During this time, Burr's distinctive voice could also be heard on network radio, appearing alongside Jack Webb in the short-lived Pat Novak for Hire on ABC radio, as well as in early episodes of NBC's Dragnet. He also made guest appearances on other Los Angeles-based shows, such as Yours Truly, Johnny Dollar (see List of Yours Truly, Johnny Dollar episodes), and landed a starring role in CBS's Fort Laramie (1956).
Burr also emerged as a prolific television character actor in the early to mid 1950s. He made his guest-starring television debut on an episode of The Amazing Mr. Malone. This part led to other television roles in such programs as Dragnet, Chesterfield Sound Off Time, Four Star Playhouse, Mr. & Mrs. North, Schlitz Playhouse of Stardom, The Ford Television Theatre and Lux Video Theatre.
Burr and Talman were both professionals and wise enough to realize that new or inexperienced actors could be extremely nervous during filming. In order to calm scared "newbies" Burr and Talman would purposely blow some of their own lines, thereby relaxing everyone else on the set.
Burr won two Emmy Awards for his role as Perry Mason which originally ran from 1957 to 1966, and has been re-run in syndication ever since. In 2006, the first season became available on DVD.
Burr moved from CBS to Universal Studios, where he played the title role in the television drama Ironside. In the pilot episode, San Francisco Chief of Detectives Robert T. Ironside was wounded by a sniper during an attempt on his life but survived as an invalid in a wheel-chair for the rest of his life. This role gave Burr another hit series, the first crime drama show ever to star a disabled police officer. The show ran from 1967 to 1975. In 1977, Burr starred in the short-lived TV series Kingston: Confidential.
In 1985, Burr was approached by producers Dean Hargrove and Fred Silverman to star in a made-for-TV movie Perry Mason Returns. While he loved the idea he only agreed to do the movie if Barbara Hale returned to reprise her role as secretary Della Street. Not only did Hale agree, but for the first time in the show's history she ended up being the accused when Perry Mason Returns aired in December 1985. The rest of the original cast had since died, but Hale's real-life son William Katt was cast in the TV movie as Paul Drake, Jr. Expected to be only a one-off special, the success of the first movie led to Burr making twenty-six more films before his death. Many of these were filmed in and around Denver, Colorado.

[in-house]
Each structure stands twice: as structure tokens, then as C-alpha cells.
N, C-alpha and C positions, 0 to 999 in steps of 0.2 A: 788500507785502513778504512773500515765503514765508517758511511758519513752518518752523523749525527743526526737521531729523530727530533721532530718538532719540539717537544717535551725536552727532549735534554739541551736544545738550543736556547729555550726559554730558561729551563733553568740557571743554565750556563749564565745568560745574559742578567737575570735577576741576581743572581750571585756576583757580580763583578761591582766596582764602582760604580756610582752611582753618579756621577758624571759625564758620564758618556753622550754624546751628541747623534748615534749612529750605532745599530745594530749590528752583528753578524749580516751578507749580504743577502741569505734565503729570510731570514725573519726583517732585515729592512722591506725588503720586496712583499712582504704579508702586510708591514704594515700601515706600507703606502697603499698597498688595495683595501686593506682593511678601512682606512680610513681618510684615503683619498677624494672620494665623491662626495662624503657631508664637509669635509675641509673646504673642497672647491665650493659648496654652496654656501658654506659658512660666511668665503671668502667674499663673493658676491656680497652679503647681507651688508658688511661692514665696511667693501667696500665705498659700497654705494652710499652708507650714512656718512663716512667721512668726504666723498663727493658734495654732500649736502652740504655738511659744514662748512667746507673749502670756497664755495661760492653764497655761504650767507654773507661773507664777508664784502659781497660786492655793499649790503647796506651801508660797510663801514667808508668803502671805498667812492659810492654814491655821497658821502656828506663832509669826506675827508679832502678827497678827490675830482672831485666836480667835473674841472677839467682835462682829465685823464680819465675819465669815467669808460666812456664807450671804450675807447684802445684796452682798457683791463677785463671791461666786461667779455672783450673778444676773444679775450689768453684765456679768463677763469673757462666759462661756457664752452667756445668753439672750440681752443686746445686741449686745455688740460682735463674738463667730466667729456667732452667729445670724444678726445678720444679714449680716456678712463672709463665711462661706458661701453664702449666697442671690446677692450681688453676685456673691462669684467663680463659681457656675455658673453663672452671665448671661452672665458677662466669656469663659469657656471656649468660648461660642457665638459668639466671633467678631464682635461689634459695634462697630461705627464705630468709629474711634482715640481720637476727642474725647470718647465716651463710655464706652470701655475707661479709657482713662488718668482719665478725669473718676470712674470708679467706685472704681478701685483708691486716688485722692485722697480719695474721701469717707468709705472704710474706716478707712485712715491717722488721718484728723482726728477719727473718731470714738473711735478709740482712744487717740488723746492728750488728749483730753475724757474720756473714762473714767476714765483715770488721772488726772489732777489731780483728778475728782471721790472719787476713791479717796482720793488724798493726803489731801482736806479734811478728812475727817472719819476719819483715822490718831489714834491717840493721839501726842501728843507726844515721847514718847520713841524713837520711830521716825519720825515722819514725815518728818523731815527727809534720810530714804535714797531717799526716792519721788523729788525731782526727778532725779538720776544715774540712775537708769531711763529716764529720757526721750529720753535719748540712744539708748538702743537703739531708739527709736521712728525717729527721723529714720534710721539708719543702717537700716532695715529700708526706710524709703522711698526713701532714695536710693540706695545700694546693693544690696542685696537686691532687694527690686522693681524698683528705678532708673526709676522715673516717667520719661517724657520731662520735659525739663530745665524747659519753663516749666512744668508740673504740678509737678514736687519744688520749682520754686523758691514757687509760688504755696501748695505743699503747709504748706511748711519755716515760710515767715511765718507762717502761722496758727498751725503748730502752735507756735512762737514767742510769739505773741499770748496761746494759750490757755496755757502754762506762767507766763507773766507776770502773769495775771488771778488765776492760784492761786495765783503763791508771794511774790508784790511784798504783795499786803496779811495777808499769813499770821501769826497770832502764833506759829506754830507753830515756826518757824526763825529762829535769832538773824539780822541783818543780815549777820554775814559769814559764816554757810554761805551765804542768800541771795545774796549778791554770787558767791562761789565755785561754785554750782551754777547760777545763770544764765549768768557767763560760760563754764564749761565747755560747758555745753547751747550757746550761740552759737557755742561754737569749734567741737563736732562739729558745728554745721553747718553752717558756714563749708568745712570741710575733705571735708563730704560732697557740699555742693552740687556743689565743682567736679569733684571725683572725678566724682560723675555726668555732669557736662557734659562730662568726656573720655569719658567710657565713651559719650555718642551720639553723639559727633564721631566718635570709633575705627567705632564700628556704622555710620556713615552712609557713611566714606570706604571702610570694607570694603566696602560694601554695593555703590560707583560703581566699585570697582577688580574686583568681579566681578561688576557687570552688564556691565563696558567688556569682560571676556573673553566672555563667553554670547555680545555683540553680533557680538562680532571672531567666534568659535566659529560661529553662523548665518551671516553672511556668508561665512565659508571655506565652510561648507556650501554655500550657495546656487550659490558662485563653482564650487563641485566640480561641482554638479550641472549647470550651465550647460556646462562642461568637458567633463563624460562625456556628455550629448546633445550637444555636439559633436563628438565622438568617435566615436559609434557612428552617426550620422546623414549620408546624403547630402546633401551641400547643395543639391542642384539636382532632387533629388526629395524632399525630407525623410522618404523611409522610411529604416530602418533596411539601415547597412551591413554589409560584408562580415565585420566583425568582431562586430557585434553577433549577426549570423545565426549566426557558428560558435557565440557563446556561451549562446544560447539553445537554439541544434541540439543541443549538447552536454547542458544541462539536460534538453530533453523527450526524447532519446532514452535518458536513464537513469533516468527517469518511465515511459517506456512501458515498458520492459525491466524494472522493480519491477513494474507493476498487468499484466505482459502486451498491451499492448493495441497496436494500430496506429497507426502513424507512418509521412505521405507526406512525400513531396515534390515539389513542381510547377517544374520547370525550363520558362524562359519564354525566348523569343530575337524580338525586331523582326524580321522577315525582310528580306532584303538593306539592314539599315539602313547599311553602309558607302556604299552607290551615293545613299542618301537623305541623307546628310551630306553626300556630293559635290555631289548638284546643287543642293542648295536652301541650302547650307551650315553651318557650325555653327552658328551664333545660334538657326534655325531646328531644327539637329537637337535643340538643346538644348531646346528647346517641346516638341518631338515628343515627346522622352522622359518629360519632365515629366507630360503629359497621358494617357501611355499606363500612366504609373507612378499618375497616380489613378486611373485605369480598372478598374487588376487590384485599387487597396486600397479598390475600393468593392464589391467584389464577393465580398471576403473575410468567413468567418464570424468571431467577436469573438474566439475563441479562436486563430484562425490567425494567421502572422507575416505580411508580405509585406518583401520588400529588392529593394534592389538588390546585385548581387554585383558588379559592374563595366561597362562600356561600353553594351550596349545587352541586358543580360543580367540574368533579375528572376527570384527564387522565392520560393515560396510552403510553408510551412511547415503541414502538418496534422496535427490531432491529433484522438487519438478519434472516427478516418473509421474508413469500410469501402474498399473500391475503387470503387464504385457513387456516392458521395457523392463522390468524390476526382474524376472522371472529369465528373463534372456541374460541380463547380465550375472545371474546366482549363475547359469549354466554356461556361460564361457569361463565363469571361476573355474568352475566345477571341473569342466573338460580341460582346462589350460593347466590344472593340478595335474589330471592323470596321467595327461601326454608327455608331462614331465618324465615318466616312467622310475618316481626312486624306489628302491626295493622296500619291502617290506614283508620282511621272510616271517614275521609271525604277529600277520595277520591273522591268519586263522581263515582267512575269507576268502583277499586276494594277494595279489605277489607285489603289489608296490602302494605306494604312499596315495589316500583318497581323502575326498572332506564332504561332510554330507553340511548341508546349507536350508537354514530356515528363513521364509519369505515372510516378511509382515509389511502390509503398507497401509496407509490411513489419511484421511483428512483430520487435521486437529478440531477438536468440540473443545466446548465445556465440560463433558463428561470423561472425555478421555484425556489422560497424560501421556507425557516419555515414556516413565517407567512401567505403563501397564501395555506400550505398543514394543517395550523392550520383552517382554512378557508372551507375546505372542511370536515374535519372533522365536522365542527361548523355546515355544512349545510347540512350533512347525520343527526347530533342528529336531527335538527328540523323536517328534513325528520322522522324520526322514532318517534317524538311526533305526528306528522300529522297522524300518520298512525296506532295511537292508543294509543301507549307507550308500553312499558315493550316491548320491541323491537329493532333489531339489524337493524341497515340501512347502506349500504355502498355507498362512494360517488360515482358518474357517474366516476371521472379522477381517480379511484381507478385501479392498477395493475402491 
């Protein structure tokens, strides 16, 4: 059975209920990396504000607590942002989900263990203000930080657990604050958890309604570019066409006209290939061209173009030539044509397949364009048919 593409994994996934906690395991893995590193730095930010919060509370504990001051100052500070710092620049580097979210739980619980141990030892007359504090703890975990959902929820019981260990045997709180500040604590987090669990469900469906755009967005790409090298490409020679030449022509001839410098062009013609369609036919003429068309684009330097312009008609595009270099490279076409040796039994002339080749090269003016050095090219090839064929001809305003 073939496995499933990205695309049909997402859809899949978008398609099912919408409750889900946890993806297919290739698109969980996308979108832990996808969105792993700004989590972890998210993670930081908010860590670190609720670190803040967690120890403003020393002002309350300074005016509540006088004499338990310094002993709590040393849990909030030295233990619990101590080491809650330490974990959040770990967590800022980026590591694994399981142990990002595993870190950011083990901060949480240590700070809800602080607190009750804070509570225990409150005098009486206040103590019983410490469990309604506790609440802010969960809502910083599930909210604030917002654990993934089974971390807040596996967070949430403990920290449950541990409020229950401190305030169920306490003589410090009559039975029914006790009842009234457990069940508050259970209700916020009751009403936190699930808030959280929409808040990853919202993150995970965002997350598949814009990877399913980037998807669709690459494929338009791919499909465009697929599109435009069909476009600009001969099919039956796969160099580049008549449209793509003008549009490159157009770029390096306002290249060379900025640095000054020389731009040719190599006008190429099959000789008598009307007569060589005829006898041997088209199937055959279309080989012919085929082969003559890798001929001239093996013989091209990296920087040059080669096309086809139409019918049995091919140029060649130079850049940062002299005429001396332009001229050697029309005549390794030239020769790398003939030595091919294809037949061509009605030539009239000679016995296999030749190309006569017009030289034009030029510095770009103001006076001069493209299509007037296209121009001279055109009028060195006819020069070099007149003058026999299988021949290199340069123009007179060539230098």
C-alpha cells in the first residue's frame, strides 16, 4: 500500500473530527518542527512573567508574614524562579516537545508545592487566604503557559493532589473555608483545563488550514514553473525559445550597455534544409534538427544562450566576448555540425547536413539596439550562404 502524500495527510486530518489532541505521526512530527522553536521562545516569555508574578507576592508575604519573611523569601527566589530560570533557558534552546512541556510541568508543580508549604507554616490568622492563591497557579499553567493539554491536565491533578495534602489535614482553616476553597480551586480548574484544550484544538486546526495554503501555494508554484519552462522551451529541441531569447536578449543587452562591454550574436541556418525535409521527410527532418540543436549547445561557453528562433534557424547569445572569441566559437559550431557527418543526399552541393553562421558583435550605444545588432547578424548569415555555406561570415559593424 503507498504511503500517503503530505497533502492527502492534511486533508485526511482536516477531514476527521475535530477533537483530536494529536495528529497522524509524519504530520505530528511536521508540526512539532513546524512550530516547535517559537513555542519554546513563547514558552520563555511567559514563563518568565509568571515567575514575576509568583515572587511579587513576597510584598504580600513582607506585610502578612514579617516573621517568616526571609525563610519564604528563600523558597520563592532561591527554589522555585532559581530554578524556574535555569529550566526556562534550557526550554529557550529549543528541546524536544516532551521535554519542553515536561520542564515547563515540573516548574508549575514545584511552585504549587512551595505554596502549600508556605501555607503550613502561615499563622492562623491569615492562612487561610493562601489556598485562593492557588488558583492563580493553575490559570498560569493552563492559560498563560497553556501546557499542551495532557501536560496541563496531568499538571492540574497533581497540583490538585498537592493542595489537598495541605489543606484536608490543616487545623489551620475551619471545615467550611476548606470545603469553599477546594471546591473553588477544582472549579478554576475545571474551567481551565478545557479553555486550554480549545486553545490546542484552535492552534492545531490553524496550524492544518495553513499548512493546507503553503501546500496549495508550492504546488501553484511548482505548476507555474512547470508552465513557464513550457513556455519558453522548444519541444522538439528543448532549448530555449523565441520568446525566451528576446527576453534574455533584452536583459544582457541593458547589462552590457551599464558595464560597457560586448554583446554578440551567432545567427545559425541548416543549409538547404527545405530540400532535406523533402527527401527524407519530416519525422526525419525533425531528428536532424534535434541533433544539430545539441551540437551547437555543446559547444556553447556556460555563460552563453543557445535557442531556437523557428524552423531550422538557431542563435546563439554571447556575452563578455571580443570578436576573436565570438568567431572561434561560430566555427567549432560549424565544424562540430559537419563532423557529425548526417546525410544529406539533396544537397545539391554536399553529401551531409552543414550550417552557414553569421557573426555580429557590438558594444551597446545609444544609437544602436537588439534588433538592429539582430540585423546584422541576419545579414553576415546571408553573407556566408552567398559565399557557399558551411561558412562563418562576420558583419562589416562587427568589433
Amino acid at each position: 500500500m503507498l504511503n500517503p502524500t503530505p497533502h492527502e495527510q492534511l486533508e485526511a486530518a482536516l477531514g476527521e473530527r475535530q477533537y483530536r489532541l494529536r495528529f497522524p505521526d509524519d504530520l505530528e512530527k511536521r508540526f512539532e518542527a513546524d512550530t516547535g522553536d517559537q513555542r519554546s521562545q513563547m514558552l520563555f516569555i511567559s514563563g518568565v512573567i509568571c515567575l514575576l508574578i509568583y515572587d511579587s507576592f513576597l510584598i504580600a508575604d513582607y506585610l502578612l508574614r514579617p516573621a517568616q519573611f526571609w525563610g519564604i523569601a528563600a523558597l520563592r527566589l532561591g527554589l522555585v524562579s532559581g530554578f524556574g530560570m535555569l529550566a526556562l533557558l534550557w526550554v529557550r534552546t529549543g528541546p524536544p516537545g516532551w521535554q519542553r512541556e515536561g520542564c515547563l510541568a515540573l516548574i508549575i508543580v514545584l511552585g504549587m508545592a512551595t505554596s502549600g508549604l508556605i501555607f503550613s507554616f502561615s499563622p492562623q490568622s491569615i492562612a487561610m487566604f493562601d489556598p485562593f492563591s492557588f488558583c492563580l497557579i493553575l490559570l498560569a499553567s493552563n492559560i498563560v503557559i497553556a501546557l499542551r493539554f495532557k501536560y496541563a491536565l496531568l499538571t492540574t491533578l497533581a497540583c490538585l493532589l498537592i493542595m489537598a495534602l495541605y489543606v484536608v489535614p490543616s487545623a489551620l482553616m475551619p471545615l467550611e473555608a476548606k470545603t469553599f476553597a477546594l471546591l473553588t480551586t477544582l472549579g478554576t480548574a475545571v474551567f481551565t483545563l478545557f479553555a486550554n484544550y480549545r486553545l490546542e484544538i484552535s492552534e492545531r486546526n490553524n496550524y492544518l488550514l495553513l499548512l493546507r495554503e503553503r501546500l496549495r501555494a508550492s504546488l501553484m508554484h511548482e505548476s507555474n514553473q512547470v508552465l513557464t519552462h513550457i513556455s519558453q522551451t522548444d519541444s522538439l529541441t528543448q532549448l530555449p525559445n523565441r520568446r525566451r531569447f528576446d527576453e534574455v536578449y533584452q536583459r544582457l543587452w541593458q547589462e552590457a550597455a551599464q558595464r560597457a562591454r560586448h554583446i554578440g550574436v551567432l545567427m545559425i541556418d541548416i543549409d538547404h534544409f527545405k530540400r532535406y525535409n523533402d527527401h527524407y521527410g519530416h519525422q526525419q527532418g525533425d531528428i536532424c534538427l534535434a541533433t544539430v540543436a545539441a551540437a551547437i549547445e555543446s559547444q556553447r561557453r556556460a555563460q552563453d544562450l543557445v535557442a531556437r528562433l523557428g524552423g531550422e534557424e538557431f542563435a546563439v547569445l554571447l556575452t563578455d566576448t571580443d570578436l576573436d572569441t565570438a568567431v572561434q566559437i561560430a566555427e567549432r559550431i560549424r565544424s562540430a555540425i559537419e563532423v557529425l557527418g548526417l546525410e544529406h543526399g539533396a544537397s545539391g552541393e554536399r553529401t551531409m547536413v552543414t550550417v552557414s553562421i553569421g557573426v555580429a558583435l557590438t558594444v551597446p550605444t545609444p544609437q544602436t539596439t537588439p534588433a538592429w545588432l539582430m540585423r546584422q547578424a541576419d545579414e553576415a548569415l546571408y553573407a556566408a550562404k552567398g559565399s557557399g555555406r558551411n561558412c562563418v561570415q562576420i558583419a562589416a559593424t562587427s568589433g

In 1988, after three years and nine Perry Mason TV movies, William Katt left to pursue other projects. A new leg-man for Mason was needed and actor William R. Moses was hired to play Ken Malansky, a young and up-and-coming lawyer who goes to work for Mason after he clears him of murder. Moses appeared in the Mason TV movies filmed between 1989 and 1995. By this time Burr was largely wheelchair-bound (in his final Mason movie, he is always shown either sitting or standing while leaning on a table, but never standing unsupported - as his character in Ironside had been - but this time it was due to his real-life failing health). Four more Perry Mason films were made between 1993 and 1995, after Burr's death, with supposed lawyer friends of Perry's defending the accused. However, without Burr, the magic was gone.
In 1993, as he had with the Perry Mason TV movies, Burr decided to do an Ironside reunion movie. In May of that year, The Return of Ironside aired, reuniting the entire original cast of the 1967-1975 hit-series. However, as he was already in his last days suffering from liver cancer, this would be the only Ironside reunion. (In reprising the role of Ironside, Burr was forced to dye his hair red and change his beard in order not to look too much like Perry Mason).
Burr also worked as as media spokesman for the now-defunct British Columbia-based real estate company Block Bros. in TV, radio, and print ads during the late 1970s and early 1980s.
Raymond Burr was gay, but was forced to hide his sexuality for most of his life save close friends and fellow co-stars out of fear that it would damage his career. He had a 35-year romantic relationship with Robert Benevides (born 1930), a young actor and Korean war veteran whom Burr had met on the set of Perry Mason. For several years in the 1950s, according to an excerpt from Hiding in Plain Sight, a 2008 biography of Burr written by Michael Starr, another young Korean War veteran named Frank Vitti shared Burr's home and was identified in some publications as his nephew.
For most of his life, however, the public believed that Burr was heterosexual. In the late 1950s, Burr was rumored to be romantically involved with the young Natalie Wood. "When I was talking to Dennis Hopper about that," Wood biographer Suzanne Finstad says, "he was saying, I just can't wrap my mind around that one. But you know, I saw them together. They were definitely a couple. Who knows what was going on there?".